Although rainforests cover about 8% of our land surface, they are home to half of our animal and plant species.
Rainforests are rich in medicinal plants. For example, about 70 % of the anti-cancer plants identified so far are from rainforests.
Rainforests fight climate change, of course, by absorbing and storing massive amounts of carbon.
But when the trees are burned or chopped down, much of that carbon is released into the atmosphere as carbon dioxide and other greenhouse gases. The clearing and burning of tropical forests and peatlands accounts for about 10% of greenhouse gases from human activities. It’s been estimated that more than five billion trees are cut down across the tropics every year.
The largest rainforest, the Amazon, covers 40% of South America, principally Brazil but also 8 other countries.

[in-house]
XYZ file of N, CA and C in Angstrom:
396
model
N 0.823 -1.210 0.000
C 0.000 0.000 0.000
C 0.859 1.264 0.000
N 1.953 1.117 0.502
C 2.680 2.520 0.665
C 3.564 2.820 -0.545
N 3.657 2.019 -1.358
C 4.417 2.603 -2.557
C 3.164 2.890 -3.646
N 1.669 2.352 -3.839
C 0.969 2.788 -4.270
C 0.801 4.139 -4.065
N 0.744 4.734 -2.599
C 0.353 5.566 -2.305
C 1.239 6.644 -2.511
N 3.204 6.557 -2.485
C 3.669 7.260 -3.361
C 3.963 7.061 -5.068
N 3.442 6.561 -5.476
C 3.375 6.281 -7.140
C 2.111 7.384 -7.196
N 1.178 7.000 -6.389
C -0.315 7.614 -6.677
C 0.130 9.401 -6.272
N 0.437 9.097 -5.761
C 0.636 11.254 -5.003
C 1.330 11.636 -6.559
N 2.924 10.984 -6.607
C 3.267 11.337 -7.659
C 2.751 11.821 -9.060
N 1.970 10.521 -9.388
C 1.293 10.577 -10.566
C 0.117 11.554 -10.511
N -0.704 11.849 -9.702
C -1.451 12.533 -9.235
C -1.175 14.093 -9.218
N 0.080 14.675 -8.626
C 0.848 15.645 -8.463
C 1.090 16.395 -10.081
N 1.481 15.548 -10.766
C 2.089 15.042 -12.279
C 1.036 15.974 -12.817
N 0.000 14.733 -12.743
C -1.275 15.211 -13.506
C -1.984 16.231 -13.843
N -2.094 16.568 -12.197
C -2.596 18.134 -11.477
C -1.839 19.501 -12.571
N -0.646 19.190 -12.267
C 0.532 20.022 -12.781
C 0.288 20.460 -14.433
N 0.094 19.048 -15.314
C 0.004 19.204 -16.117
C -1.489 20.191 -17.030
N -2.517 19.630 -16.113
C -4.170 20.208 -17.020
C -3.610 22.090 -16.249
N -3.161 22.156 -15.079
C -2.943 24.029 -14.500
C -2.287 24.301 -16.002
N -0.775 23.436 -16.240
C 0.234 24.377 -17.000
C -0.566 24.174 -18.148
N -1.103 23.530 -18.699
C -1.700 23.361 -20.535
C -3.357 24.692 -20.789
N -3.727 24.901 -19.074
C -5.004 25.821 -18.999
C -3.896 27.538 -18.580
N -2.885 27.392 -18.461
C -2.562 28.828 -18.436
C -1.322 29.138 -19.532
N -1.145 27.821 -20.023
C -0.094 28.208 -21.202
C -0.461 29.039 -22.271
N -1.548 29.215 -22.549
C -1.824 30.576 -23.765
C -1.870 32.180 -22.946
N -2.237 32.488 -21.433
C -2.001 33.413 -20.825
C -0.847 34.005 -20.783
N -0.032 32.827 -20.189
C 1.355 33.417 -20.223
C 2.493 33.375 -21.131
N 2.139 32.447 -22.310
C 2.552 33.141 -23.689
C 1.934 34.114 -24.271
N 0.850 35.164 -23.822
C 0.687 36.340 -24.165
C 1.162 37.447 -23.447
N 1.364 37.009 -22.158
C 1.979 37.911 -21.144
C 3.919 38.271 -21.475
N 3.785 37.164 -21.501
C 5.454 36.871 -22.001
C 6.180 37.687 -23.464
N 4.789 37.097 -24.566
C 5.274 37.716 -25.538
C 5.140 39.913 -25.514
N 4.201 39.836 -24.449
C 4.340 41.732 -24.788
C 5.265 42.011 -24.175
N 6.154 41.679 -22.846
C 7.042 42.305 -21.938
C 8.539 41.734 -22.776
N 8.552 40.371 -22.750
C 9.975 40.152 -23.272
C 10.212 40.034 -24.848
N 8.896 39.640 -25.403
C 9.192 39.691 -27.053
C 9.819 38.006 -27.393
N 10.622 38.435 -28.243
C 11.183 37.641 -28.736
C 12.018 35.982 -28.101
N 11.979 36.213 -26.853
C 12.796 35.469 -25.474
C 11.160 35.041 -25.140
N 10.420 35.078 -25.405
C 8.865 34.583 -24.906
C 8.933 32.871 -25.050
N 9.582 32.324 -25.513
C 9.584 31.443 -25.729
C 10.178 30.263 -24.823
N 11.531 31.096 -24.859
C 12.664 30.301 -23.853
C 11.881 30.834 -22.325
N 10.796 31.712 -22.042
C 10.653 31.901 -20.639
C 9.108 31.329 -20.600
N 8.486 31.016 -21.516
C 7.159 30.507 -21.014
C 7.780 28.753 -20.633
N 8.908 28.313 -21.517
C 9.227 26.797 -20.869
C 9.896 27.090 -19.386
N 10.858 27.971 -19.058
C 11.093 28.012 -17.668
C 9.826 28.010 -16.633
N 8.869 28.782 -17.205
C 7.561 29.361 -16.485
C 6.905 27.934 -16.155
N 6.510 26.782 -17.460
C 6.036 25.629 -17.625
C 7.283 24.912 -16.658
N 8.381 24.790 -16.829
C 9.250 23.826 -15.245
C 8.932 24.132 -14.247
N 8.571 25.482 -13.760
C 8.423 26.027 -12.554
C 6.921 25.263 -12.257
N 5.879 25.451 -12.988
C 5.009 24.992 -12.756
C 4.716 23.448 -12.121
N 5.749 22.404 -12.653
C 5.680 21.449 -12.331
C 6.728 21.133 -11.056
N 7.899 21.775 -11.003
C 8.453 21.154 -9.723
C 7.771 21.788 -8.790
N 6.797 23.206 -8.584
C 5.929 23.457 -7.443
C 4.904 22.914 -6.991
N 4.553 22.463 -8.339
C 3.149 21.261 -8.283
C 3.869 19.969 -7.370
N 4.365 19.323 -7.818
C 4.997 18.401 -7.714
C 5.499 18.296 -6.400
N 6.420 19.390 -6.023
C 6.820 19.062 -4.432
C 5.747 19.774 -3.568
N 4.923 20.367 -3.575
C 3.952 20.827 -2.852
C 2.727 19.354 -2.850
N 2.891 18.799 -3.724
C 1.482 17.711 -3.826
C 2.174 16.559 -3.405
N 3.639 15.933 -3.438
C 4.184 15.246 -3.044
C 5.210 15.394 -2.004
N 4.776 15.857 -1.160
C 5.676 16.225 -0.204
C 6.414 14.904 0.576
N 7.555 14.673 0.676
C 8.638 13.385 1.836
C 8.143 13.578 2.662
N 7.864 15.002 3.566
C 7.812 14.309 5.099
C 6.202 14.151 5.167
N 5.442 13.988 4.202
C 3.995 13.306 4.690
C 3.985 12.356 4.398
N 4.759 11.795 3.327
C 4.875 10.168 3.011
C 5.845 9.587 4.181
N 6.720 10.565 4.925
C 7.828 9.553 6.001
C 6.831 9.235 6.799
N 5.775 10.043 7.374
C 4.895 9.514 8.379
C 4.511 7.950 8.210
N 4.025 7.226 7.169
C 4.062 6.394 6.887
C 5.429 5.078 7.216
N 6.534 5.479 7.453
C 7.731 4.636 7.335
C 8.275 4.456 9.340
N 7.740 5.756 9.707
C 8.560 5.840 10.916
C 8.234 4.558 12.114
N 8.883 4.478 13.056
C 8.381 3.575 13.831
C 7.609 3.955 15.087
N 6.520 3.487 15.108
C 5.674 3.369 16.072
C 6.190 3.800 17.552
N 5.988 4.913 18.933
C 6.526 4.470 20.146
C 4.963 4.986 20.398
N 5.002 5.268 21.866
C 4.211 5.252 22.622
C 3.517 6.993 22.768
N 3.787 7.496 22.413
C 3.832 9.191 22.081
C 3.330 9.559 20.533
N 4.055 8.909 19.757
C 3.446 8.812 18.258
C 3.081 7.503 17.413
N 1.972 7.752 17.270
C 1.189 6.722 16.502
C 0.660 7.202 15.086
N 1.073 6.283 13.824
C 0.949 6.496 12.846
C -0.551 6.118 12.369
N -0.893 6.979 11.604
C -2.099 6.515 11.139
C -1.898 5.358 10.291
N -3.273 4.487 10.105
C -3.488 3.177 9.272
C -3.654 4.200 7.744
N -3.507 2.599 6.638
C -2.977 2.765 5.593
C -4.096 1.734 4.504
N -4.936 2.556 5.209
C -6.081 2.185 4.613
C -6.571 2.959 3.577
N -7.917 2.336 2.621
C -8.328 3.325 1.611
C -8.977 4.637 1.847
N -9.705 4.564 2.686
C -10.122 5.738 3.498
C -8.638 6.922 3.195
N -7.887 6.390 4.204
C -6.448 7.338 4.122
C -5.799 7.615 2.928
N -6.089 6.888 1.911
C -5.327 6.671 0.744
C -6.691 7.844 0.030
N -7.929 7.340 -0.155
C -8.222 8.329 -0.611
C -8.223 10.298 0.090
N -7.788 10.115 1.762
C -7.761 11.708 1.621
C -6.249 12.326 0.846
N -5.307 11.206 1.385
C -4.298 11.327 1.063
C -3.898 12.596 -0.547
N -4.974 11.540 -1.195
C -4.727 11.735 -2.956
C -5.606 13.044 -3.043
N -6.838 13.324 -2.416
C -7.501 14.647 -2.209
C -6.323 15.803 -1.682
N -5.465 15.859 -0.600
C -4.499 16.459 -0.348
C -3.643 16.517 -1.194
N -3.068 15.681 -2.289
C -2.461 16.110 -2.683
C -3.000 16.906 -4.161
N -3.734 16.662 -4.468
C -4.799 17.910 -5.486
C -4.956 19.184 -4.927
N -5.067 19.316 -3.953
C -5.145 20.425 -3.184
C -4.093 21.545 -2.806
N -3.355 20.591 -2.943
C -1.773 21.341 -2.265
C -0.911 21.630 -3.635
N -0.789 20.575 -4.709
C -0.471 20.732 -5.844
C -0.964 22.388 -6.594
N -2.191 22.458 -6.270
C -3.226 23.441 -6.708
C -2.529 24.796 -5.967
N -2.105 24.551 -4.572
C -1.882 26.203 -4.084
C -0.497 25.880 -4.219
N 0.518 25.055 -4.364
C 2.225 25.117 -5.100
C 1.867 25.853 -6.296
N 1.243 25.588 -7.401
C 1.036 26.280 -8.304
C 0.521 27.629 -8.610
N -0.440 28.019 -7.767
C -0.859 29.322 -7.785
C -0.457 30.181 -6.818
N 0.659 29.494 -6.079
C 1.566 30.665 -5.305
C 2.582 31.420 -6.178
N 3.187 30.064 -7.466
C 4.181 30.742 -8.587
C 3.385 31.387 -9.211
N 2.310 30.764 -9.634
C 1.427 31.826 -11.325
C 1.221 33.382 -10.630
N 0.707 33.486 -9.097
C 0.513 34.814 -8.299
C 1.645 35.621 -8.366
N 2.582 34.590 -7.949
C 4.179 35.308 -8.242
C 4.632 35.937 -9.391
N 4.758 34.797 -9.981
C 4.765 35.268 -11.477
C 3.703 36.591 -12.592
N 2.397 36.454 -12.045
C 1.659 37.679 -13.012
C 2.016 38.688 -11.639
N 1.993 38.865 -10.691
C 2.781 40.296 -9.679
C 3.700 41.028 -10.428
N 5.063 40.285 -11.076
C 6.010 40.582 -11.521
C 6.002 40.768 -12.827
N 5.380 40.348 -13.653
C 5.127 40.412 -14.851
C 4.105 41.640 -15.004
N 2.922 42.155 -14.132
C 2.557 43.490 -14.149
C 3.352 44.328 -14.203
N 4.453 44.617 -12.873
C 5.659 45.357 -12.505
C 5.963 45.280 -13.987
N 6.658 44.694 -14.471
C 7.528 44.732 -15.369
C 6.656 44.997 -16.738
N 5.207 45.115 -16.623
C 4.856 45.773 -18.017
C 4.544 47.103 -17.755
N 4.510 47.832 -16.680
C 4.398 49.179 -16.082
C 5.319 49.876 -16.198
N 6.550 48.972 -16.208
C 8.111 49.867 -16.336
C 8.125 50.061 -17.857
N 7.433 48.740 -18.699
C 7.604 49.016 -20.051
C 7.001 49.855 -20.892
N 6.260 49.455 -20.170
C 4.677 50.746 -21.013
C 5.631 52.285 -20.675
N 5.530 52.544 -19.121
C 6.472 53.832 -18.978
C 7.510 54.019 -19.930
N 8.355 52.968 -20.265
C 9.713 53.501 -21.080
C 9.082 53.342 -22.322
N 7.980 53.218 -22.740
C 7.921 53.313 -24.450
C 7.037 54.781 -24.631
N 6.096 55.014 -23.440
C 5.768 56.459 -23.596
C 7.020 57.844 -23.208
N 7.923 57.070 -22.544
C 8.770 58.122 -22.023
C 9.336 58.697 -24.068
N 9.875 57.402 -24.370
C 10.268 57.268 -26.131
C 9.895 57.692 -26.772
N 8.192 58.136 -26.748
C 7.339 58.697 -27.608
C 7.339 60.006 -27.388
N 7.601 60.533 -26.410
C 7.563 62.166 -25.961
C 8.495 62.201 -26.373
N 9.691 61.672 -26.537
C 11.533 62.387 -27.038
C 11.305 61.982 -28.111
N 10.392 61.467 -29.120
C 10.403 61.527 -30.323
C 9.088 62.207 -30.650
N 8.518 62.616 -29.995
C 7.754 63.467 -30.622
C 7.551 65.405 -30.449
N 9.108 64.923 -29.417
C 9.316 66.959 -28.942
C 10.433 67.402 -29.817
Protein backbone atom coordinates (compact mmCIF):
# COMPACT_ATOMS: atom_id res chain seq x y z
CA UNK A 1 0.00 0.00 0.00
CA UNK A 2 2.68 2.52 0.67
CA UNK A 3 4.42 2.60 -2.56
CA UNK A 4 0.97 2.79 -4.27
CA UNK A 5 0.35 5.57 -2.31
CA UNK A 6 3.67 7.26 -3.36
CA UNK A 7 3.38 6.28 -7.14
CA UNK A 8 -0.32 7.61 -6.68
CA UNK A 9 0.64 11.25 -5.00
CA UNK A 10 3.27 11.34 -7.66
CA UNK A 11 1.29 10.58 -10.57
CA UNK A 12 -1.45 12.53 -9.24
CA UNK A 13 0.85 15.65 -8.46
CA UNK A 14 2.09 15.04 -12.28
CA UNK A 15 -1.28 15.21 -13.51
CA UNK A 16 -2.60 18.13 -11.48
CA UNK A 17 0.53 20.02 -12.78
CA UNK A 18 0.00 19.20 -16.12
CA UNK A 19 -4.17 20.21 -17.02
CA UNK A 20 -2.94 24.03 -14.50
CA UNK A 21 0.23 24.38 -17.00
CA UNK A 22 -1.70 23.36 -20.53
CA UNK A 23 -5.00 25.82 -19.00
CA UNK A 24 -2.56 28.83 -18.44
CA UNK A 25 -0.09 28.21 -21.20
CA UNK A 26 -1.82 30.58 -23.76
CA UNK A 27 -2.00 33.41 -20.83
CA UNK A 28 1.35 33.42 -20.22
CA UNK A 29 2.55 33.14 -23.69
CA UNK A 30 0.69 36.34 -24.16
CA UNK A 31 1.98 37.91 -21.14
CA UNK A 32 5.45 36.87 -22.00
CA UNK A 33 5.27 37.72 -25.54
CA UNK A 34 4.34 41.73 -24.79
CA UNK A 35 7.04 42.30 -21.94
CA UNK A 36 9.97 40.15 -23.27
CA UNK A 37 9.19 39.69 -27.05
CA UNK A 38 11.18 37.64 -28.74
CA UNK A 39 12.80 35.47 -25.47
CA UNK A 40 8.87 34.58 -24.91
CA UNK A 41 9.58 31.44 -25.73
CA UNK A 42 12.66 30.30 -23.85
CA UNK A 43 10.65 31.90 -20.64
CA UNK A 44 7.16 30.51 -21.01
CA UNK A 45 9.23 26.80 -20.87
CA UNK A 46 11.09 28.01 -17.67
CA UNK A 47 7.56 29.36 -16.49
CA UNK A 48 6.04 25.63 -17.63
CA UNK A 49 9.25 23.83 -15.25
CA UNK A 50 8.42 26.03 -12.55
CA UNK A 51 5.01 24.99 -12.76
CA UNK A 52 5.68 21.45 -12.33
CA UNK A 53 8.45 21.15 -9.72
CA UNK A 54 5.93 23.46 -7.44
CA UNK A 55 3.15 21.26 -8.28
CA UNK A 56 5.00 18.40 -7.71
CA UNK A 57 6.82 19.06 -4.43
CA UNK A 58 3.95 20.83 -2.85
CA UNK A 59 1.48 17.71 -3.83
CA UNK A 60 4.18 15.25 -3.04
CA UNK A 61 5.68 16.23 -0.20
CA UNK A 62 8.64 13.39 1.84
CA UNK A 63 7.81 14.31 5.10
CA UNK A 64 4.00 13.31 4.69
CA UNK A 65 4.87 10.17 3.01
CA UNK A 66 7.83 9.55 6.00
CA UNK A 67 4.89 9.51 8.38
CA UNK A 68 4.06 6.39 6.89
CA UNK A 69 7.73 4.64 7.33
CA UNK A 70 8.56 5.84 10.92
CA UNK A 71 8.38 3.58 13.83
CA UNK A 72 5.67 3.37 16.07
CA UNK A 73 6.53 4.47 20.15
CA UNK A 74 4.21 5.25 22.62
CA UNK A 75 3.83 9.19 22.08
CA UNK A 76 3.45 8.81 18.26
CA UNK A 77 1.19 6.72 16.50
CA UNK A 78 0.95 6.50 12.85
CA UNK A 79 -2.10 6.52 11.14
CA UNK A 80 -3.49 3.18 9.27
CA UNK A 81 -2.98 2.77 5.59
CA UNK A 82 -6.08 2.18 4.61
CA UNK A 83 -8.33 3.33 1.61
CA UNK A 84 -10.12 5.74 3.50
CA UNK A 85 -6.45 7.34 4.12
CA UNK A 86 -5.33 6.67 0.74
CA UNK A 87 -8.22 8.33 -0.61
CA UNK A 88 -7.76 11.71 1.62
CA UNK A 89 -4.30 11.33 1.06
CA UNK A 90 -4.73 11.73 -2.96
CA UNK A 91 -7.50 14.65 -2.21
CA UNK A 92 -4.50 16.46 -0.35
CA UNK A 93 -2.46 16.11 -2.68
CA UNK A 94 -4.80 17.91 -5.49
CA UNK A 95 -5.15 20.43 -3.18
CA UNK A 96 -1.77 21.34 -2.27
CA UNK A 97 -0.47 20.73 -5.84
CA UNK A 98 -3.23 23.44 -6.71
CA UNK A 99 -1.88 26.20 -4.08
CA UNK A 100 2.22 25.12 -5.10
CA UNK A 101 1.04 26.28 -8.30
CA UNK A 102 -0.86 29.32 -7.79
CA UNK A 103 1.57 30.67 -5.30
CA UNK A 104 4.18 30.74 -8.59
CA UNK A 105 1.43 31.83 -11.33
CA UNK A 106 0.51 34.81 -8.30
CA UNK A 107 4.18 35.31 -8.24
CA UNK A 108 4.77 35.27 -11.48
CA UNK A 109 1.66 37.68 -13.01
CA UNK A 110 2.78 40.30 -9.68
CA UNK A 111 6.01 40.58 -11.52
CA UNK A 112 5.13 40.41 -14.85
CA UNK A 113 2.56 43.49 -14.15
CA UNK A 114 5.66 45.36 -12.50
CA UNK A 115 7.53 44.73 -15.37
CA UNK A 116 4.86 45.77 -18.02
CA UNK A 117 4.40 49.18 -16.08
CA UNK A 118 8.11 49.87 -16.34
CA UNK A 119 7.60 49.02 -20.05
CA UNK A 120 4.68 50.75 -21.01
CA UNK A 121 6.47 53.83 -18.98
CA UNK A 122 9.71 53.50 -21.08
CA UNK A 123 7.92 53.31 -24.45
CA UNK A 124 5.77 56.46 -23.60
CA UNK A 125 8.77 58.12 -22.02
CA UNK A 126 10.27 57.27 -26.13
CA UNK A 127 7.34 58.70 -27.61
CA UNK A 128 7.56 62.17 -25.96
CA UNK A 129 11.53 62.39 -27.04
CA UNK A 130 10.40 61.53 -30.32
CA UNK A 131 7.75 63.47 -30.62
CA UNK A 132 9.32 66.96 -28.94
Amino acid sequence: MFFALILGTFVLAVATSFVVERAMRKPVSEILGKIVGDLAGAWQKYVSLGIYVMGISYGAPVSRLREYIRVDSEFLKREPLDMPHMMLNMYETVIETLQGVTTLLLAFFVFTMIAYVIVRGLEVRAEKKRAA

Despite international pressure, the Amazon Rainforest is now seriously threatened by deforestation. Cattle ranching, driven by an international demand for Brazilian beef, is responsible for most of it. After a decline beginning in 2004, deforestation has increased dramatically in the last two years. Amazon Watch reports that the rate of deforestation in Brazil has jumped by 29% since 2015 and 75% since 2012.
(Photo from MONGABAY: rainforest in Borneo cleared for palm oil cultivation)